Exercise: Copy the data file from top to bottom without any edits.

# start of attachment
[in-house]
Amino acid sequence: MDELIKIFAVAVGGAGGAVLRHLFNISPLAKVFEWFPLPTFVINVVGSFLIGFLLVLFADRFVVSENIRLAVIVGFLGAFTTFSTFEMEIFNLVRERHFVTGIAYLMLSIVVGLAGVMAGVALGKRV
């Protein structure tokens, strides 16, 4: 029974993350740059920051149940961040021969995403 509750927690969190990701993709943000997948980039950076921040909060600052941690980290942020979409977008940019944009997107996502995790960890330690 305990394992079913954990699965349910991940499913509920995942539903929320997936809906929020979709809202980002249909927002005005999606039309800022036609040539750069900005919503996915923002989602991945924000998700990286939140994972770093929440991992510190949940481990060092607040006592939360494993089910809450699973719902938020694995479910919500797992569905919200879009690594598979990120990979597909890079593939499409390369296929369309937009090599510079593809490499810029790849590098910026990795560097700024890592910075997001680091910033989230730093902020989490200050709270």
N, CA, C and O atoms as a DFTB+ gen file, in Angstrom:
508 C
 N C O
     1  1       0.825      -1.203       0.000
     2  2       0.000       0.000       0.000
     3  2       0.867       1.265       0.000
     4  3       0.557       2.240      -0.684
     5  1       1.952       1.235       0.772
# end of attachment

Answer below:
[in-house]
Amino acid sequence: MDELIKIFAVAVGGAGGAVLRHLFNISPLAKVFEWFPLPTFVINVVGSFLIGFLLVLFADRFVVSENIRLAVIVGFLGAFTTFSTFEMEIFNLVRERHFVTGIAYLMLSIVVGLAGVMAGVALGKRV
């Protein structure tokens, strides 16, 4: 029974993350740059920051149940961040021969995403 509750927690969190990701993709943000997948980039950076921040909060600052941690980290942020979409977008940019944009997107996502995790960890330690 305990394992079913954990699965349910991940499913509920995942539903929320997936809906929020979709809202980002249909927002005005999606039309800022036609040539750069900005919503996915923002989602991945924000998700990286939140994972770093929440991992510190949940481990060092607040006592939360494993089910809450699973719902938020694995479910919500797992569905919200879009690594598979990120990979597909890079593939499409390369296929369309937009090599510079593809490499810029790849590098910026990795560097700024890592910075997001680091910033989230730093902020989490200050709270």
N, CA, C and O atoms as a DFTB+ gen file, in Angstrom:
508 C
 N C O
     1  1       0.825      -1.203       0.000
     2  2       0.000       0.000       0.000
     3  2       0.867       1.265       0.000
     4  3       0.557       2.240      -0.684
     5  1       1.952       1.235       0.772